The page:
Psychology Today: Inception and Philosophy

Plato on Pop

Philosophy and pop culture
by William Irwin, Ph.D., and David Kyle Johnson, Ph.D.

The movie Inception still fascinates me; I suppose that is why my colleague (and co-blogger) William Irwin asked me to edit the Wiley/Blackwell Pop Culture series book on the movie—Inception andPhilosophy: Because It’s Never Just a Dream. The book came out this month and my Pop Culture and Philosophy class is about to dive into it. As a result I’ve really got Inception on the brain and I’d like to do a few posts on it. Although it’s been about a year and half since the movie was released in theaters, people are still talking about it—so I’d like to start out by settling a debate over a question that overtook the internet in the summer of 2010, and is still alive and well today:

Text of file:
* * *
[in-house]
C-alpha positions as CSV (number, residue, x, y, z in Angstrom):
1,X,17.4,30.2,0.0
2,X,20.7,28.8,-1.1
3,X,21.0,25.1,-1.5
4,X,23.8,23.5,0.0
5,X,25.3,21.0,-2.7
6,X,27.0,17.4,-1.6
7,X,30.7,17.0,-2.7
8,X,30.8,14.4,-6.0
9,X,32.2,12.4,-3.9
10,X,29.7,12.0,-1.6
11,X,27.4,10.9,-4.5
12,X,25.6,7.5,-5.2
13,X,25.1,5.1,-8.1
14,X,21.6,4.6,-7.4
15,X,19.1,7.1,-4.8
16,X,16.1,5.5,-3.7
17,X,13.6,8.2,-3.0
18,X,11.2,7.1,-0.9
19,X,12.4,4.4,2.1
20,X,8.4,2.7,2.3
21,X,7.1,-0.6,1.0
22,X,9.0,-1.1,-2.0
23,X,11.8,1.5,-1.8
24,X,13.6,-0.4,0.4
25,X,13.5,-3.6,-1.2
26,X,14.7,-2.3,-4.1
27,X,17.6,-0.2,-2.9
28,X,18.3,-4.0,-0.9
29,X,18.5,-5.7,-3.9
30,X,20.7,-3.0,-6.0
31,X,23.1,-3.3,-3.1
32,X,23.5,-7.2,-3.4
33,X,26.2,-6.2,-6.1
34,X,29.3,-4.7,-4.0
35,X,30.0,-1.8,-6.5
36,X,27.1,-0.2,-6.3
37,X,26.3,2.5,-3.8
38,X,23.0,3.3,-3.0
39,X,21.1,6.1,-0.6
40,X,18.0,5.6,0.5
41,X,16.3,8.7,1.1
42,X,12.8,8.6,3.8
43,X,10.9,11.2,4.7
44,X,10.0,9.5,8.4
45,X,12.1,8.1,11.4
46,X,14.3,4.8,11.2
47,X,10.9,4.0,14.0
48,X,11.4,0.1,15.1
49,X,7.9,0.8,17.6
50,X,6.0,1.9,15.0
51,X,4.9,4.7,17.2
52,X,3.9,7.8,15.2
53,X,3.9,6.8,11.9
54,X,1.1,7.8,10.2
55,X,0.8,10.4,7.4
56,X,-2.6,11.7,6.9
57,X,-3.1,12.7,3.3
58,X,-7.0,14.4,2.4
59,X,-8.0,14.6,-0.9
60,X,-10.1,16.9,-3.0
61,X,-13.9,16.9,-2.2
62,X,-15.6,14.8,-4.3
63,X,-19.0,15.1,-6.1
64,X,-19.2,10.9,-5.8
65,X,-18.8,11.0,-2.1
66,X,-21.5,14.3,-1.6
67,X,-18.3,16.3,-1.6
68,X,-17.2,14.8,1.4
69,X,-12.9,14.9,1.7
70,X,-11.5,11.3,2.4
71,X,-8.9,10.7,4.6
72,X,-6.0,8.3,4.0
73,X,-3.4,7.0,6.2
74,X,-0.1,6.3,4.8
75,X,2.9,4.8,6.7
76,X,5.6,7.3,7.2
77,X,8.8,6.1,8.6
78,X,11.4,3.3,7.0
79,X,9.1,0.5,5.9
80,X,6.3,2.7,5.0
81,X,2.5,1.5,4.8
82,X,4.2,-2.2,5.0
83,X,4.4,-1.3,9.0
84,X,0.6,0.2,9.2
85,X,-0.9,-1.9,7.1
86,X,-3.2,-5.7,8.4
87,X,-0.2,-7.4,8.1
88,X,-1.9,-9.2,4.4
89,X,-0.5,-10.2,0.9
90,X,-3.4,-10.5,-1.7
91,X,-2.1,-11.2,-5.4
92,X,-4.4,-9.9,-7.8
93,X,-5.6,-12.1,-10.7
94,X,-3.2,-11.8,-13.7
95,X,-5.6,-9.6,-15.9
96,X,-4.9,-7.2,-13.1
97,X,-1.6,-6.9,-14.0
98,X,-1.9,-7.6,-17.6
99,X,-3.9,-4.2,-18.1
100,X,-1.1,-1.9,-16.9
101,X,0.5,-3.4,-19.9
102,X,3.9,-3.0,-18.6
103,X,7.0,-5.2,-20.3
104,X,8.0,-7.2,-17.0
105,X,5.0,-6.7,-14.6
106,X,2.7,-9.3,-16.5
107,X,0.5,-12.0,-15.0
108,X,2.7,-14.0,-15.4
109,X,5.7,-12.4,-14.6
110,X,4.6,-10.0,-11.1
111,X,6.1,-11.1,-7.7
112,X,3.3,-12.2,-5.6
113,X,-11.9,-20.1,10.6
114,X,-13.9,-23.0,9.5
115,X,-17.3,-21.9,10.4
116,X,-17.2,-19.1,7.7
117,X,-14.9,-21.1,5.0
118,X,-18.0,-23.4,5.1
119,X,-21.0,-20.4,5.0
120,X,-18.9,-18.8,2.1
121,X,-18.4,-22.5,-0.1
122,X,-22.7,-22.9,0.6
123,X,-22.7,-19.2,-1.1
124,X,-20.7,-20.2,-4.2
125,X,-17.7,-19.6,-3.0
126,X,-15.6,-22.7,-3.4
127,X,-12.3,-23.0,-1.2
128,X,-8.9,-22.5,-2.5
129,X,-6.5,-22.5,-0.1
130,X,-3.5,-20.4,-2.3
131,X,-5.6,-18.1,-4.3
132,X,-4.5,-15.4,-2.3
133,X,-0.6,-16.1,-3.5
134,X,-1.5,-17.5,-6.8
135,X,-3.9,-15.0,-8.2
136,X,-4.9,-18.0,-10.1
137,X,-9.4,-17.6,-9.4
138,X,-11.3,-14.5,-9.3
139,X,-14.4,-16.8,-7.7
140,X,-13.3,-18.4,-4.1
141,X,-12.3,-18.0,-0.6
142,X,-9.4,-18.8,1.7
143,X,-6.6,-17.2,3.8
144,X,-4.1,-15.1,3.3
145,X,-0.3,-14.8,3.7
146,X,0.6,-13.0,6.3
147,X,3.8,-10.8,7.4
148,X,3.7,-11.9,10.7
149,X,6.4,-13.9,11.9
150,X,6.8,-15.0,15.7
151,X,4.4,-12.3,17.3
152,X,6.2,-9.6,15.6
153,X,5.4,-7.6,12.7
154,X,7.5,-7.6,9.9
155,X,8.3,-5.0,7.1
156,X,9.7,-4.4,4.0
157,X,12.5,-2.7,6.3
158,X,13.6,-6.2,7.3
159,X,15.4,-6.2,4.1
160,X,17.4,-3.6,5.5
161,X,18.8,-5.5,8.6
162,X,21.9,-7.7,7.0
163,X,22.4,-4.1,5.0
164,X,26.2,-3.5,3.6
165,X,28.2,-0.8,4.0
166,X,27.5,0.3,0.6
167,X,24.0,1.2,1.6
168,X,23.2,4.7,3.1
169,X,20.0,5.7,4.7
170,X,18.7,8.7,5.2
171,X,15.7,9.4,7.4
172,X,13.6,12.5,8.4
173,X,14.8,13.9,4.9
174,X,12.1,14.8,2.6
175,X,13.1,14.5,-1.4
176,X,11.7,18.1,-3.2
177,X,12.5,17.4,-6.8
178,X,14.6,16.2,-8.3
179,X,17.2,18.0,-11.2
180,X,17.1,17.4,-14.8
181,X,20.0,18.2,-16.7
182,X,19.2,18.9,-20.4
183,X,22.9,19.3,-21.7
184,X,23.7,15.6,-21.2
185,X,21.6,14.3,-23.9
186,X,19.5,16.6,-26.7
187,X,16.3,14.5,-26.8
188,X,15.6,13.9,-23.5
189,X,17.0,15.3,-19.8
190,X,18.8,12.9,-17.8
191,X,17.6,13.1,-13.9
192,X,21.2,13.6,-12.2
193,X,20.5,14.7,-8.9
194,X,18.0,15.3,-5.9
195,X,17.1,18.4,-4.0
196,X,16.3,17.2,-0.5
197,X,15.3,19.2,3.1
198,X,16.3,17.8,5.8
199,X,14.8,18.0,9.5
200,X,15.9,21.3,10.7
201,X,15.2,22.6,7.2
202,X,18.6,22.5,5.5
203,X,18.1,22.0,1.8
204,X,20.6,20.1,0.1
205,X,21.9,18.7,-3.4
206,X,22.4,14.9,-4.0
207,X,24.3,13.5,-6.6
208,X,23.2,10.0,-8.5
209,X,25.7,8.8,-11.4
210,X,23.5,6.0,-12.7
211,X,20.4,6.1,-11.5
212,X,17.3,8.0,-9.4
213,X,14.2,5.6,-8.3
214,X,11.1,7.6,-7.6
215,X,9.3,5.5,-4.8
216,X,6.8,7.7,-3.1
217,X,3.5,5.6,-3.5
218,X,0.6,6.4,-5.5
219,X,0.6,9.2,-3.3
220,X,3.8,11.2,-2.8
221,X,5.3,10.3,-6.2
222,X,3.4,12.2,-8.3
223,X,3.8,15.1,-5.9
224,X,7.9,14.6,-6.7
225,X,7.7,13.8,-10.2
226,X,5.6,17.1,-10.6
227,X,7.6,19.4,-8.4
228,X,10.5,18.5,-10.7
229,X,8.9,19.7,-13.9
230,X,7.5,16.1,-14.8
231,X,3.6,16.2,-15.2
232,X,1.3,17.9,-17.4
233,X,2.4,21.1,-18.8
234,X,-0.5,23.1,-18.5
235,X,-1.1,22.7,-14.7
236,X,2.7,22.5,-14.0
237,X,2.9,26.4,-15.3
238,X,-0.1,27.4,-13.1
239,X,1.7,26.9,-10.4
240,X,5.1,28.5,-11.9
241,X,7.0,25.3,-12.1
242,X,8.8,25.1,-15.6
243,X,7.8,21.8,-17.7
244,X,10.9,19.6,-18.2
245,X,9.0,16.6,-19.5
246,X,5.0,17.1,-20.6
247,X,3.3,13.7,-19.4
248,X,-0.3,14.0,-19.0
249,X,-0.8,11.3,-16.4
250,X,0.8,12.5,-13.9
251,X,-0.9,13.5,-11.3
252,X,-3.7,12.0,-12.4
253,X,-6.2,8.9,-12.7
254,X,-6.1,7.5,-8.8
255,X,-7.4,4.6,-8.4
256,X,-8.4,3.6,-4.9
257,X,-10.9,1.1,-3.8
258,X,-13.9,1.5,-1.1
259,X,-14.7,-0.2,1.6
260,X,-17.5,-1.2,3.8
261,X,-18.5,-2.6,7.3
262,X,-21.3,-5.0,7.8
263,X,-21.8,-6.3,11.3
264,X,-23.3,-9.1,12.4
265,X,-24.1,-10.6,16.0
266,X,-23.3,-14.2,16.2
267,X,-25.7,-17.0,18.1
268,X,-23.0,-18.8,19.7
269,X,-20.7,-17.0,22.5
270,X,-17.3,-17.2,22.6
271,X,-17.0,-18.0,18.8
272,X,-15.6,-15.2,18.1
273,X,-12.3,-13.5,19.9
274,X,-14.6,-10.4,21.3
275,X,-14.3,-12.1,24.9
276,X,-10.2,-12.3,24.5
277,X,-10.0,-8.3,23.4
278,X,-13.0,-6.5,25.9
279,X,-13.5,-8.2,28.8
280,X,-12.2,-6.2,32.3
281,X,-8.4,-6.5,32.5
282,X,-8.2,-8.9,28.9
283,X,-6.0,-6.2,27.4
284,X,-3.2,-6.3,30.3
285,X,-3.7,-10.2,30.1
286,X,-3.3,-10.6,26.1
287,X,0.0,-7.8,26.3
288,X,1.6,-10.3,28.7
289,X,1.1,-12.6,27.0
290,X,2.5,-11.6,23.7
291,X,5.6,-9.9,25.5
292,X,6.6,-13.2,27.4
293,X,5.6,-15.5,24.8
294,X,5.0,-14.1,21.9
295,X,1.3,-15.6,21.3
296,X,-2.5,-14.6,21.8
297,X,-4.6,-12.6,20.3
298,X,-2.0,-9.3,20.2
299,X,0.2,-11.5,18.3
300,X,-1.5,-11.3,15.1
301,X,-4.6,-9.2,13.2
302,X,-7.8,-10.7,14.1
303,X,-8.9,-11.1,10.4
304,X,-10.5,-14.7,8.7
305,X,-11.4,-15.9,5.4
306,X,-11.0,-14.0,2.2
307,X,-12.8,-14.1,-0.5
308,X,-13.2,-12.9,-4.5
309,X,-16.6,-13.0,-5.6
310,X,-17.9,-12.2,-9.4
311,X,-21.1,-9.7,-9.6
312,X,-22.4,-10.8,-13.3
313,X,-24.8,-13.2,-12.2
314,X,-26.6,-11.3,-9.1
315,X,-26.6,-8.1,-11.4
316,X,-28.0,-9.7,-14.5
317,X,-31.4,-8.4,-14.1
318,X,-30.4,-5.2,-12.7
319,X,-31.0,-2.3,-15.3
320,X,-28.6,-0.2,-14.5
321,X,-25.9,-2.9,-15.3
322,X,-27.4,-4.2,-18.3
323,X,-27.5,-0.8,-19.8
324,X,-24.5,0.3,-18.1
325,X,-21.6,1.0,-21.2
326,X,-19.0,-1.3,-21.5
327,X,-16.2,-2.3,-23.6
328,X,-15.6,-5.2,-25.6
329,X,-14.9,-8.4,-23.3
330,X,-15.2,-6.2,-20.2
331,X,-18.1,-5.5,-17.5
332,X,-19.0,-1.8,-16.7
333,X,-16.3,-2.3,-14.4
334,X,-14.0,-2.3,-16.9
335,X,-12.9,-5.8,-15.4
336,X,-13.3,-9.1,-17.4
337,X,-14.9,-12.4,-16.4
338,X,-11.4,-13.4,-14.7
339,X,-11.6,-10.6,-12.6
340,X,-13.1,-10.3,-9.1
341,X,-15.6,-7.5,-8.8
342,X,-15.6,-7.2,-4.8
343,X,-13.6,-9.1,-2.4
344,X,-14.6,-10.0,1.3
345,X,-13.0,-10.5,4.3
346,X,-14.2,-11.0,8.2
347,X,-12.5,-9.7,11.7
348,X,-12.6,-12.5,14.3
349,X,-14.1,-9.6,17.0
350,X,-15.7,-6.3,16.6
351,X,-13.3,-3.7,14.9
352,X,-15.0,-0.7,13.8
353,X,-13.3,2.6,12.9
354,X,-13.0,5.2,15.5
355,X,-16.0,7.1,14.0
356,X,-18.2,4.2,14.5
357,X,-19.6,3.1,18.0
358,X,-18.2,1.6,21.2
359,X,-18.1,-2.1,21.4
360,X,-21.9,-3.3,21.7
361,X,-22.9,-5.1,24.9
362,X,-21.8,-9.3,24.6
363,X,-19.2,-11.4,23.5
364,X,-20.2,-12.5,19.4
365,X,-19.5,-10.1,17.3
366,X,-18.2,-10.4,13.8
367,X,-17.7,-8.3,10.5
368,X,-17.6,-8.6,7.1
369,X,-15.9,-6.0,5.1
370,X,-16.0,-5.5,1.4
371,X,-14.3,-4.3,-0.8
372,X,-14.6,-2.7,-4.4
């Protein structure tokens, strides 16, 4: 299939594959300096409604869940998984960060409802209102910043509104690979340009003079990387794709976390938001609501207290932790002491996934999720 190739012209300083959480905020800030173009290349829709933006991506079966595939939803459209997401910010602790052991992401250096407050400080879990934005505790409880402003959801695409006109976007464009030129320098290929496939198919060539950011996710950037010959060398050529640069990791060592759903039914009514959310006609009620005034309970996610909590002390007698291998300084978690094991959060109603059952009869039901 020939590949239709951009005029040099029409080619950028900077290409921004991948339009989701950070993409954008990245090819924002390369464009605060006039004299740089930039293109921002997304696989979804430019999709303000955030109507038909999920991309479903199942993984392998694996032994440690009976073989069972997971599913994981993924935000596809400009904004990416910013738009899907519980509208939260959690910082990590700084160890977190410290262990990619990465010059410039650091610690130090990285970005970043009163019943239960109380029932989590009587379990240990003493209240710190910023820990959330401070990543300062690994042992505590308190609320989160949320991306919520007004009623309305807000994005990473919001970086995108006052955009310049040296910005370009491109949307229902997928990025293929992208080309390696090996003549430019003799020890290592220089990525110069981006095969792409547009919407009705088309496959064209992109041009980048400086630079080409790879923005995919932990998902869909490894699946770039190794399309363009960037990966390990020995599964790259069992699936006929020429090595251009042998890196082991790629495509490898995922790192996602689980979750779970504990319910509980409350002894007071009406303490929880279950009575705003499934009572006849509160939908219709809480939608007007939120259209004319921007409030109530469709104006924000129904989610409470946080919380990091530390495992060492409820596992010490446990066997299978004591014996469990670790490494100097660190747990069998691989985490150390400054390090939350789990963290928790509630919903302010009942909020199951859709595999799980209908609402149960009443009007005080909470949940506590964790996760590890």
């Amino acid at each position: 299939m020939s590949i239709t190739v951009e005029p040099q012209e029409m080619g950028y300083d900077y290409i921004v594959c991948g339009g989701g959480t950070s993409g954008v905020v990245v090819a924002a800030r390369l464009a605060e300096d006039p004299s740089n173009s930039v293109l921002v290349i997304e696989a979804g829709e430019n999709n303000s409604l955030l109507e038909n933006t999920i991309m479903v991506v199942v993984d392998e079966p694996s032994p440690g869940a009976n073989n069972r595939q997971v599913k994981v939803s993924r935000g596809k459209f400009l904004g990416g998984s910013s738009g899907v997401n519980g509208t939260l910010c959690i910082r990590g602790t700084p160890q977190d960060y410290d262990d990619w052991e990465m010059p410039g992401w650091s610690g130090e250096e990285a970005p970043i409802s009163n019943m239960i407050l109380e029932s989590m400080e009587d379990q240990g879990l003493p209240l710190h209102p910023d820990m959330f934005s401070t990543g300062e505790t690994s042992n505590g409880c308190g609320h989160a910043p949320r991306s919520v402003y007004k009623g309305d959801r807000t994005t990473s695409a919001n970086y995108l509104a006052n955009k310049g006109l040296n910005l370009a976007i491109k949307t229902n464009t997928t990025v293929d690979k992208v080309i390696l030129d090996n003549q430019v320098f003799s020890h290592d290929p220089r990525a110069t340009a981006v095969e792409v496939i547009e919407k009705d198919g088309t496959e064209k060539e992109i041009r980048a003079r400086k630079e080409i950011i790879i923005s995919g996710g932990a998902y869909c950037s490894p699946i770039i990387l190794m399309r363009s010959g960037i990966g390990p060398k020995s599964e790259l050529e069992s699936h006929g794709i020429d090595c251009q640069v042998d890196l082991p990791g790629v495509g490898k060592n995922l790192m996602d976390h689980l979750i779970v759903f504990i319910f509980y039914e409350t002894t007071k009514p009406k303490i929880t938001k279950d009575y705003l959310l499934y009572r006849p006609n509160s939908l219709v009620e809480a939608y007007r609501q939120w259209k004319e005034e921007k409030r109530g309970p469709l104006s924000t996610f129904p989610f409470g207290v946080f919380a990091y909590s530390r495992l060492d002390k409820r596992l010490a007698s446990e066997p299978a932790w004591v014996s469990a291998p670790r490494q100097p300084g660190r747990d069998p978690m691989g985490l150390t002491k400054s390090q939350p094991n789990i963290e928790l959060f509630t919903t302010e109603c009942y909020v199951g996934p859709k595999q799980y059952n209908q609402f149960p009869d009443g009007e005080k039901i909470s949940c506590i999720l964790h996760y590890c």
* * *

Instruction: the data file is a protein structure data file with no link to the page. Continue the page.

Did the top fall?

Inception is a movie about dreams—shared dreams specifically. The protagonist, Cobb, is an “extractor” who can share your dreams and steal your ideas. He carries a totem with him—a top—that he uses to tell dreams from reality. Whenever he is unsure whether he is awake or still dreaming, he takes out his top and spins it. If it continually spins, that indicates that he is still dreaming, but if it falls that is supposed to assure him that he is awake. At the end of the film, when he returns to his children, Cobb spins his top one final time to see if he is awake—but his kids distract him, and the film cuts to black before we see whether or not it falls.

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